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Palau's new president vows to stand up to 'bully' China
Former senator Surangel Whipps Jr promises to stand by allies US and Taiwan when he takes office on ThursdayPalau’s president-elect has vowed to stand up to Chinese “bullying” in the Pacific, and said the small archipelago nation will stand by its alliances with “true friends”, the United States and Taiwan.Fifty-two-year-old Surangel Whipps Jr, a supermarket owner and two-time senator from a prominent Palauan family, will be sworn in as the new president on 21 January, succeeding his brother-in-law Tommy Remengesau Jr. Continue reading...
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Bolsonaro rival hails Covid vaccinations as 'triumph of science against denialists'
São Paulo governor João Doria takes aim at Brazil’s president after his state beat federal authorities to secure first coronavirus vaccines Coronavirus – latest updatesSee all our coronavirus coverageBrazil’s first Covid-19 vaccine has been administered after more than 209,000 deaths, sparking an outpouring of emotion and a ferocious political skirmish that saw one of President Jair Bolsonaro’s key rivals accuse him of revelling in the “stench of death”.The China-made CoronaVac was injected into the arm of a frontline nurse in São Paulo at 3.30pm local time, after Brazil’s health regulator approved the emergency use of vaccines produced by China’s Sinovac and Oxford/AstraZeneca. Continue reading...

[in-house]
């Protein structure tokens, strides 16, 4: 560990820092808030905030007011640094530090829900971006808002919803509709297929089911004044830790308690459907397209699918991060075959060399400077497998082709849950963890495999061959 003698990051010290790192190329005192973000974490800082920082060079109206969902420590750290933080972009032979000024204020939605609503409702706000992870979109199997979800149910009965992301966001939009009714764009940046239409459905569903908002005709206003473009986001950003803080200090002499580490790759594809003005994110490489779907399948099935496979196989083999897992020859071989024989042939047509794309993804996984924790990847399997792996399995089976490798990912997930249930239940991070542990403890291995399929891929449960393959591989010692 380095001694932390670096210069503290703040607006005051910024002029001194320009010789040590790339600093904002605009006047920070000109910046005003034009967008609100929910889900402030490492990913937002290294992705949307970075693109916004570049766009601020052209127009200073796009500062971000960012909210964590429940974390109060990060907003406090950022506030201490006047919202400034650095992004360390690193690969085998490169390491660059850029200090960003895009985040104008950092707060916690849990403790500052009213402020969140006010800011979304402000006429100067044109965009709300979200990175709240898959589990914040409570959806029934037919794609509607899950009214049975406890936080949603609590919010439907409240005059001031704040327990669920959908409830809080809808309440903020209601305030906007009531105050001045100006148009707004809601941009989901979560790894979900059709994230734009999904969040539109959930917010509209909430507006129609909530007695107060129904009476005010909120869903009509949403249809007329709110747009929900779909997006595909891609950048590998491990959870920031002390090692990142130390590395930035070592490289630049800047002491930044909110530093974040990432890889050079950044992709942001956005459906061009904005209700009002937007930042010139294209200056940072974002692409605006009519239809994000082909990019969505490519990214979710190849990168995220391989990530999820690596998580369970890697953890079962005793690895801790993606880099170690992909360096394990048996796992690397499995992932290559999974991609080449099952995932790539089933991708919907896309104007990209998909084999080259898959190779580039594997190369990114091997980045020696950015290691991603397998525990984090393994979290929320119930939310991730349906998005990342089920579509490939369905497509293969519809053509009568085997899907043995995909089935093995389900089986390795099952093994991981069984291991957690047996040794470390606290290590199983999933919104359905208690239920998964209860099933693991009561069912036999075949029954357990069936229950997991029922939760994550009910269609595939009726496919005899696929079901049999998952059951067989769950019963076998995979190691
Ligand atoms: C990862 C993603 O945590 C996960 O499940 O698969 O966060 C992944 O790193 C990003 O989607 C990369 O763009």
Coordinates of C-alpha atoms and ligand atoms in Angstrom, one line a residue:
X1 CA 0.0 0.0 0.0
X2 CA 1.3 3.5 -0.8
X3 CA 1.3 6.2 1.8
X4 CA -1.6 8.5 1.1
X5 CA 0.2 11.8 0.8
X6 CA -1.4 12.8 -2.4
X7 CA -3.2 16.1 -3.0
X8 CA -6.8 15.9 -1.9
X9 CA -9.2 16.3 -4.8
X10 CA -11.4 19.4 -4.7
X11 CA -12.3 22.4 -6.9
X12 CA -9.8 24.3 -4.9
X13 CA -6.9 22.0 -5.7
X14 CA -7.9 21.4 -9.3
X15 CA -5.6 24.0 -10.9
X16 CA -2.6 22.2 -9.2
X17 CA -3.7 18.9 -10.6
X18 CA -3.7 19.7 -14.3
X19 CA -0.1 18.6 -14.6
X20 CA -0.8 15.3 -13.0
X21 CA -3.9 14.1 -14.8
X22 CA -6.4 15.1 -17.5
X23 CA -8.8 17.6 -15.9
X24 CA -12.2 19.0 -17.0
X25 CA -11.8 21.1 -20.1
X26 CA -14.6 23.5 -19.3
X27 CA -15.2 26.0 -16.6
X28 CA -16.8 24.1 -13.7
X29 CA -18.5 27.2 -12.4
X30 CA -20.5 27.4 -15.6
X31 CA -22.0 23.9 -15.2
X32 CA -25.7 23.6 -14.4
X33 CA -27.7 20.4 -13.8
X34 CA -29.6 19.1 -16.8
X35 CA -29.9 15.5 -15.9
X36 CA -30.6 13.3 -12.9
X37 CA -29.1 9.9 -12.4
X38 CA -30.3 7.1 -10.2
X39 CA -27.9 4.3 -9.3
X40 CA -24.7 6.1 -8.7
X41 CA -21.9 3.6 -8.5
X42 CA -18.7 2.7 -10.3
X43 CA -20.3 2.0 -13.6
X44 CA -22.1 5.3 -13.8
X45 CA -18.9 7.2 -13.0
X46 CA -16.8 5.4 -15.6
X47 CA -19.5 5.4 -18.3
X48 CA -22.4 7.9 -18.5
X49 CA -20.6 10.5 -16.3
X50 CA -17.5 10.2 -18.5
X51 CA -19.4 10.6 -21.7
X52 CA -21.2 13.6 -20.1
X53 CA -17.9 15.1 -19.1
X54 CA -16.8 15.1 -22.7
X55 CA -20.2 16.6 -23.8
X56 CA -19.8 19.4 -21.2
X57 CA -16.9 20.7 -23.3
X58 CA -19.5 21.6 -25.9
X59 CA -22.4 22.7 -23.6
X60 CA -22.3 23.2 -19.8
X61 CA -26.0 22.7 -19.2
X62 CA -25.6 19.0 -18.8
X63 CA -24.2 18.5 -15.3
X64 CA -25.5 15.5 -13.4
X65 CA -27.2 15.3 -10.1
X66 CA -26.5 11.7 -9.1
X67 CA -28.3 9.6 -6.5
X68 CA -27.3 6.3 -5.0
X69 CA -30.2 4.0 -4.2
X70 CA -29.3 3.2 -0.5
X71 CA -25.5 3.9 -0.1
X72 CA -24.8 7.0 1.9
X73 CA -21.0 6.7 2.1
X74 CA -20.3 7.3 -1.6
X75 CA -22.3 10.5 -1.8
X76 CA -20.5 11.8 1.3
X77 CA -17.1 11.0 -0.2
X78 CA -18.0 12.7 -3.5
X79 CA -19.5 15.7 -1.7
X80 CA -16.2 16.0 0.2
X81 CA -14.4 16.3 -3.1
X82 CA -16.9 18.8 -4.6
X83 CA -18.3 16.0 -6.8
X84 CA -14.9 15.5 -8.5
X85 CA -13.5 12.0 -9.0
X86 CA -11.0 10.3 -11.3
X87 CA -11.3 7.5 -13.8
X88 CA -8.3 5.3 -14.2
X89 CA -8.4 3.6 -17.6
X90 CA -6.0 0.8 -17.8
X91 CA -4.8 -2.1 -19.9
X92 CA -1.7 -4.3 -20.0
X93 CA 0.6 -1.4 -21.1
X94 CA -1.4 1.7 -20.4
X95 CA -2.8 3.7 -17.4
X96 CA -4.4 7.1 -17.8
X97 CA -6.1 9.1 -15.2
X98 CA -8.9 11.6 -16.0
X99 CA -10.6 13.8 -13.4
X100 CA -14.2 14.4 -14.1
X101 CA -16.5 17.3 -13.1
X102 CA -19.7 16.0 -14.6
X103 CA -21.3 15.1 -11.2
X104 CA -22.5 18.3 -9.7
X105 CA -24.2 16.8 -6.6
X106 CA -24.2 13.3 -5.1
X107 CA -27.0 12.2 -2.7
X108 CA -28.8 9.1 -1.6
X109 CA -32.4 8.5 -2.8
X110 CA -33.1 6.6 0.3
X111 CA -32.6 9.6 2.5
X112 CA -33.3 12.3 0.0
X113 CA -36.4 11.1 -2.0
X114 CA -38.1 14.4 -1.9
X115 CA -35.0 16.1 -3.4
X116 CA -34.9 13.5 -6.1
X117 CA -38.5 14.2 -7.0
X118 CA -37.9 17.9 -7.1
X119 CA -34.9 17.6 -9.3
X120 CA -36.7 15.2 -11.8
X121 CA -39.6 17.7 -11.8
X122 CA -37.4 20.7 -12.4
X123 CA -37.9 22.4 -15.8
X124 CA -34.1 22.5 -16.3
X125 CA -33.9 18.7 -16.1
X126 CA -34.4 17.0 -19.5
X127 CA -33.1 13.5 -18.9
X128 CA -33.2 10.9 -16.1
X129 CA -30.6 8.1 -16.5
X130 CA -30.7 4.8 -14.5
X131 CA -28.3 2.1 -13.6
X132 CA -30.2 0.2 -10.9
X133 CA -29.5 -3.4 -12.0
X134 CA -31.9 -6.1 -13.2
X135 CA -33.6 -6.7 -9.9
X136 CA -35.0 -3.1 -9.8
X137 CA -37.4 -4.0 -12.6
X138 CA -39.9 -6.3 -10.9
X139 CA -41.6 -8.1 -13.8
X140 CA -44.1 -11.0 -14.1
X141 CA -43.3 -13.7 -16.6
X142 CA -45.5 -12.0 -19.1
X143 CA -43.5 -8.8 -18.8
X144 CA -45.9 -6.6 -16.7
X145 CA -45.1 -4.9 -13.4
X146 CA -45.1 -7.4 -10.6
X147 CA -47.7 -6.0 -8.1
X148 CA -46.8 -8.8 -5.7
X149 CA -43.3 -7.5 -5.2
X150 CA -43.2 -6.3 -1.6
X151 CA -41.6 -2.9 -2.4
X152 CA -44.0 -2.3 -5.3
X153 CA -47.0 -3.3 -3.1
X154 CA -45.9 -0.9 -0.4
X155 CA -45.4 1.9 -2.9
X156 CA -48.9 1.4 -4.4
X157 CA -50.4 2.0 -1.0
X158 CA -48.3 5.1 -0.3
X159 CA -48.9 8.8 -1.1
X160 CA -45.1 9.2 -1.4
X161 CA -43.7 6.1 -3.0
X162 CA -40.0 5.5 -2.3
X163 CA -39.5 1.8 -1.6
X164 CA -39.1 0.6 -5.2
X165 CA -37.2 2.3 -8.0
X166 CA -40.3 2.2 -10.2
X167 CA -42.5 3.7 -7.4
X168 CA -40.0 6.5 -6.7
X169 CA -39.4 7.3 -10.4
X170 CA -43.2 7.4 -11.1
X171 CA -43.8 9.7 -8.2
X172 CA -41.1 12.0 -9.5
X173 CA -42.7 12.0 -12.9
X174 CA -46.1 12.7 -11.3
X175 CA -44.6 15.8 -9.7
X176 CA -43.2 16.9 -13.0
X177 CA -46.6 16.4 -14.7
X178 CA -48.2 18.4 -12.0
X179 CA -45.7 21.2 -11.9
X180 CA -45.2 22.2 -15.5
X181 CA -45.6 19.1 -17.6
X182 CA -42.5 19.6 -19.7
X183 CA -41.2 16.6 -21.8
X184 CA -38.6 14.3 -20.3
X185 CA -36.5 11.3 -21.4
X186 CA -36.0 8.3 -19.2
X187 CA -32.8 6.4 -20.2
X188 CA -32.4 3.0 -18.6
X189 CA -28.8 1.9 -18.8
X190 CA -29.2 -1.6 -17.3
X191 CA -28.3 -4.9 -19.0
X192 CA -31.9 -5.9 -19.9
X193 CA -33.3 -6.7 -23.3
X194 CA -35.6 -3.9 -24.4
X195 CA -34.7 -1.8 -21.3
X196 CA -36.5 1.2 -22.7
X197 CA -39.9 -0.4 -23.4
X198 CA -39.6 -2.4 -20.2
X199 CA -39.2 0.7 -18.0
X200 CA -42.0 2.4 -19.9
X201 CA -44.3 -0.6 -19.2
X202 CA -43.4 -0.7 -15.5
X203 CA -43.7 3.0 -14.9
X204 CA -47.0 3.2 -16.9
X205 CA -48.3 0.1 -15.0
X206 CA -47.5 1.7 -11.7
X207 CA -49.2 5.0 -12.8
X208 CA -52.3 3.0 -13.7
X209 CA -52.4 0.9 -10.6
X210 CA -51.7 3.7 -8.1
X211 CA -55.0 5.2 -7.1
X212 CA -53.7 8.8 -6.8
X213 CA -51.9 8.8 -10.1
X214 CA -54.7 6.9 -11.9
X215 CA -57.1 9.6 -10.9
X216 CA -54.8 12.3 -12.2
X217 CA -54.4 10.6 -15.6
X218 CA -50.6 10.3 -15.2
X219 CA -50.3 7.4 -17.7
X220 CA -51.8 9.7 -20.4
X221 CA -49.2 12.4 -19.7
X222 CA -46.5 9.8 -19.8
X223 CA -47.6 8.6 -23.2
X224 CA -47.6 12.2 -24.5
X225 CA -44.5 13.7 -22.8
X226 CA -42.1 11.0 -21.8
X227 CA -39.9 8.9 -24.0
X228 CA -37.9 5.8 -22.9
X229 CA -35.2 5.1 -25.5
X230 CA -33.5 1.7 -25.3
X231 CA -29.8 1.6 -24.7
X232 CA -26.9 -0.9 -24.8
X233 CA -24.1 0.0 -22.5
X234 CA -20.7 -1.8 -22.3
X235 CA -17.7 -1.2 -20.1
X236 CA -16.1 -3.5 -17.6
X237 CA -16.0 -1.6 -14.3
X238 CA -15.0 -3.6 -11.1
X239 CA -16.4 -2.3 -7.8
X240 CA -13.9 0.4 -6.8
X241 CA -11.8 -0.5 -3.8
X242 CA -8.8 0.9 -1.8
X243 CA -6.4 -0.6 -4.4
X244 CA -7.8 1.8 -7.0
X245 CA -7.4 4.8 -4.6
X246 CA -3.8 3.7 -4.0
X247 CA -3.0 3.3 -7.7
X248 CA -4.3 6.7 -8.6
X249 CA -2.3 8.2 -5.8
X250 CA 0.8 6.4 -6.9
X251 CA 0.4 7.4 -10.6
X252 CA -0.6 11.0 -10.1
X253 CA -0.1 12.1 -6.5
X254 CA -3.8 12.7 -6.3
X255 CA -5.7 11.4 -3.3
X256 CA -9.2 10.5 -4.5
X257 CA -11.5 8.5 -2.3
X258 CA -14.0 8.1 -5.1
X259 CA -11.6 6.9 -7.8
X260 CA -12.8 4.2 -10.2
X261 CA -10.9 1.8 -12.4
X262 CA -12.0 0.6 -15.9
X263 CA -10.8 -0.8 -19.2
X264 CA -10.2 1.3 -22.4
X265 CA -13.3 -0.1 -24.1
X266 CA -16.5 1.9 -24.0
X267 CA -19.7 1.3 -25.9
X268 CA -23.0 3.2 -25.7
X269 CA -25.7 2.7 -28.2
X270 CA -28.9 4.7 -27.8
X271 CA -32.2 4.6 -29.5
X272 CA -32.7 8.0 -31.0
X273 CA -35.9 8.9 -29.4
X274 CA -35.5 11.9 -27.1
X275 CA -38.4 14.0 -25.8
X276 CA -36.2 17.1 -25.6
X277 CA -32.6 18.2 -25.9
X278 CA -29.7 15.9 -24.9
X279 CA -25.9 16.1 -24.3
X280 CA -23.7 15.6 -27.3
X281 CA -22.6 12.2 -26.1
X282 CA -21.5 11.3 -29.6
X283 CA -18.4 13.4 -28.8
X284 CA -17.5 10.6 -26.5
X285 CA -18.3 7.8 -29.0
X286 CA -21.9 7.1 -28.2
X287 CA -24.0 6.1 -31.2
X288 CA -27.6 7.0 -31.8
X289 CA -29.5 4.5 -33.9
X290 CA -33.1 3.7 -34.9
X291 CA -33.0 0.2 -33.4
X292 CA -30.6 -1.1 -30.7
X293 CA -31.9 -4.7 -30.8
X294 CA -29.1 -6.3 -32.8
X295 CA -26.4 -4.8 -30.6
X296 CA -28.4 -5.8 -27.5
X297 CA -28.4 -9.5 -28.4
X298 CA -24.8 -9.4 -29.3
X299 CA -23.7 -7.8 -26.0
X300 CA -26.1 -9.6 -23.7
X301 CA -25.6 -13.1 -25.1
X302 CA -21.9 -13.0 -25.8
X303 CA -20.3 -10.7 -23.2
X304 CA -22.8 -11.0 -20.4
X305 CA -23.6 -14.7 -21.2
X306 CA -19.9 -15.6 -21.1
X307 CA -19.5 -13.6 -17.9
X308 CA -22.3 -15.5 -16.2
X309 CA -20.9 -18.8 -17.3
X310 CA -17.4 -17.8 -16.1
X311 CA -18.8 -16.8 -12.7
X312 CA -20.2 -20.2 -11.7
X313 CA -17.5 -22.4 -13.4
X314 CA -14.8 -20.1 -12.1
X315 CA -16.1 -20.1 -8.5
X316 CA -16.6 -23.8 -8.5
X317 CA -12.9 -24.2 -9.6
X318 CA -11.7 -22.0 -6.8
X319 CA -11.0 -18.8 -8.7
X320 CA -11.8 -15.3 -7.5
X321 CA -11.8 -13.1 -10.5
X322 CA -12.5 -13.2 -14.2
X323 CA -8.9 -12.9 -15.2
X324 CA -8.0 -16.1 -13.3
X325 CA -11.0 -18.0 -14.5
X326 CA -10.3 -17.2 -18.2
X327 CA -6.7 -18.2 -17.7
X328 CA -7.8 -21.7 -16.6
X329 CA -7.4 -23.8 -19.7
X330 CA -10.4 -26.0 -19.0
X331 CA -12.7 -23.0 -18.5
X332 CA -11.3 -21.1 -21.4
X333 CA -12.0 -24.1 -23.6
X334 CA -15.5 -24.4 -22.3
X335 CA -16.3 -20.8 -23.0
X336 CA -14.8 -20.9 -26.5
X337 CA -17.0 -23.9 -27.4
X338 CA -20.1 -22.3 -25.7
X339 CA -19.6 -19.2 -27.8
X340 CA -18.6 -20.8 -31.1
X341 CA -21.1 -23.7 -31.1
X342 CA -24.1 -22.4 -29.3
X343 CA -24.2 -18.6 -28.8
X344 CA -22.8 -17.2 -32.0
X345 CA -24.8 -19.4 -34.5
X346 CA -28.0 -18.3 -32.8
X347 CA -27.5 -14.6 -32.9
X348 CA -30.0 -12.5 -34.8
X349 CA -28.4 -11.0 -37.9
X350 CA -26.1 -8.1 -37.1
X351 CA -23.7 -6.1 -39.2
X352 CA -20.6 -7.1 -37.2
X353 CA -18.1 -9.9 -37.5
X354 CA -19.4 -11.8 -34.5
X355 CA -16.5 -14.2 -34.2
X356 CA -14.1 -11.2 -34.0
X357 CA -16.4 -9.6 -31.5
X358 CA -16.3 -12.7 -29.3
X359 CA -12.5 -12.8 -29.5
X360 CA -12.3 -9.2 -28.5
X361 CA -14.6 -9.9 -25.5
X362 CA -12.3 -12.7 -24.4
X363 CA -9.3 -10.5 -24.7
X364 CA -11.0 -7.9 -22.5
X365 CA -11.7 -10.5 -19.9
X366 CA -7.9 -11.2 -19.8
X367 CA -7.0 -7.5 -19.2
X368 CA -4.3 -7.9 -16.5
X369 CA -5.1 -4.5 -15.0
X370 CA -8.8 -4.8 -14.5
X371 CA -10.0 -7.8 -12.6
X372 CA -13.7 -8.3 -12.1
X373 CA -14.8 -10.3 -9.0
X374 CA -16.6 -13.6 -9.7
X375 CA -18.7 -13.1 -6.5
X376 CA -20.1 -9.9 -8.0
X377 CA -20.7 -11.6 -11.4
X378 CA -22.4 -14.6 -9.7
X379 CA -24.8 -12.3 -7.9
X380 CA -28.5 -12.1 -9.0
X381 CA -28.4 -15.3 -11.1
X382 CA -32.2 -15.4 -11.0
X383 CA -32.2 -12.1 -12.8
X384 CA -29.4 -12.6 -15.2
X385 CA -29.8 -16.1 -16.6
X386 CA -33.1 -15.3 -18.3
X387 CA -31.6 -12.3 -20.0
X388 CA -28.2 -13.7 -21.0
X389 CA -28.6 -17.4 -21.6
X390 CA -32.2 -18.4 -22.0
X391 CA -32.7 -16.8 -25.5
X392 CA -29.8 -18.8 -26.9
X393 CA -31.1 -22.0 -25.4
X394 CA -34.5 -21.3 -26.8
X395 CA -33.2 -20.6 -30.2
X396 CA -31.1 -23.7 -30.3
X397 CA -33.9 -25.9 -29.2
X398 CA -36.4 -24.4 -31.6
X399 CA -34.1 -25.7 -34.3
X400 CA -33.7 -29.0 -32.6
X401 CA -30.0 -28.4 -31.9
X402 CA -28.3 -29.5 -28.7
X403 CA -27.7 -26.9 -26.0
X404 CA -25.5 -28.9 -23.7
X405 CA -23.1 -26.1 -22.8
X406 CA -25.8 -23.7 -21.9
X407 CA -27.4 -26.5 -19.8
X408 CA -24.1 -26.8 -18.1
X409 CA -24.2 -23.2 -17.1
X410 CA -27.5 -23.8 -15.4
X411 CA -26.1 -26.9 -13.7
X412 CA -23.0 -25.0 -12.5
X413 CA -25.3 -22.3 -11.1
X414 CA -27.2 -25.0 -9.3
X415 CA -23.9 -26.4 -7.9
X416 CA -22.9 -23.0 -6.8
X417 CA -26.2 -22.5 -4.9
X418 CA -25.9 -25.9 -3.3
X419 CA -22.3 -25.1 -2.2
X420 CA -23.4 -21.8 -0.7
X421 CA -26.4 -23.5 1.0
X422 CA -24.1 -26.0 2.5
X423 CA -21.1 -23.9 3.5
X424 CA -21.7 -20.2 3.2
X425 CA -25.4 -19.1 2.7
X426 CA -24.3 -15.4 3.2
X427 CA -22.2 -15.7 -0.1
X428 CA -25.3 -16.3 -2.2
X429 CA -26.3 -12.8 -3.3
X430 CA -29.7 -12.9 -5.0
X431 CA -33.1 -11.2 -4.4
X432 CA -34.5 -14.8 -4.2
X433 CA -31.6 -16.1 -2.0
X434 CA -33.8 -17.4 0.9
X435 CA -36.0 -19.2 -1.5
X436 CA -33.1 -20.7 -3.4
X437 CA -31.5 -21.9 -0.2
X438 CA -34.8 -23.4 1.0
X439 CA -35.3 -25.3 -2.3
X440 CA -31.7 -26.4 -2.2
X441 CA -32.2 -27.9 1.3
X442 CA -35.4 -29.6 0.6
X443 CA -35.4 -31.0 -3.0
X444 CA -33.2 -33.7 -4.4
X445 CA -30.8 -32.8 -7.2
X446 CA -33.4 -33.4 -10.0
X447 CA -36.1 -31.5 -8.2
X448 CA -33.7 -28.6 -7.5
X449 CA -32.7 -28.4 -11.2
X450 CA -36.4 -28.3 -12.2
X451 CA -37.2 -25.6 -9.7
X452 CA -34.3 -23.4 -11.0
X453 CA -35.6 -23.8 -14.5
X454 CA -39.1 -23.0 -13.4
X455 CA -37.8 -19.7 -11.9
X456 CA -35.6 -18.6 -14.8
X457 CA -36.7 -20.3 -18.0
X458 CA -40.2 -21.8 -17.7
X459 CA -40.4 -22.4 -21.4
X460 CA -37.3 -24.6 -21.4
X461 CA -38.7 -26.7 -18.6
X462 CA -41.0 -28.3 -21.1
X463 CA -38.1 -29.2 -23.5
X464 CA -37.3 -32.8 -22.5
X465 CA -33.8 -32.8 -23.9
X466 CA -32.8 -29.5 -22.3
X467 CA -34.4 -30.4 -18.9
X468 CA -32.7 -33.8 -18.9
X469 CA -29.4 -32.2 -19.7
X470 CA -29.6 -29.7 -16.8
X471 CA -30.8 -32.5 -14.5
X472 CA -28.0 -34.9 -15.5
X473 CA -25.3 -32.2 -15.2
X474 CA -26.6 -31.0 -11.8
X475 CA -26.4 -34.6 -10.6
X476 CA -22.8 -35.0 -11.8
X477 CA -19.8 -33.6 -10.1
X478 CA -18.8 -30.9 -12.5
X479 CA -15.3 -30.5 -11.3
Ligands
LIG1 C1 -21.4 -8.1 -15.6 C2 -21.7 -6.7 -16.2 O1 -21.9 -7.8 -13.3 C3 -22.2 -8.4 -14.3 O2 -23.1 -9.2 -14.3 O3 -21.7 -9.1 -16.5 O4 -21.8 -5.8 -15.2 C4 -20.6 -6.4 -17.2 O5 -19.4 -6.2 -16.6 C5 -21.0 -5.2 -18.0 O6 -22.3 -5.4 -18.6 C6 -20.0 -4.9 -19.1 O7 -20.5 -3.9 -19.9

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Yan Bingtao wins Masters snooker title on debut as comeback stuns Higgins
Chinese 20-year-old was 7-5 down but wins 10-8Higgins lauds ‘fantastic’ performance from opponent Yan Bingtao was crowned the youngest Masters champion since Ronnie O’Sullivan in 1995 after sinking John Higgins 10-8 in Milton Keynes. The 20-year-old Chinese star rose to the occasion to see off the Scot, 25 years his senior, and claim the title in his debut appearance in the top-16-only tournament.It was a remarkably composed display from Yan, the world No 11, who twice hit back from two frames behind before seeing off the vastly experienced former two-times winner. Continue reading...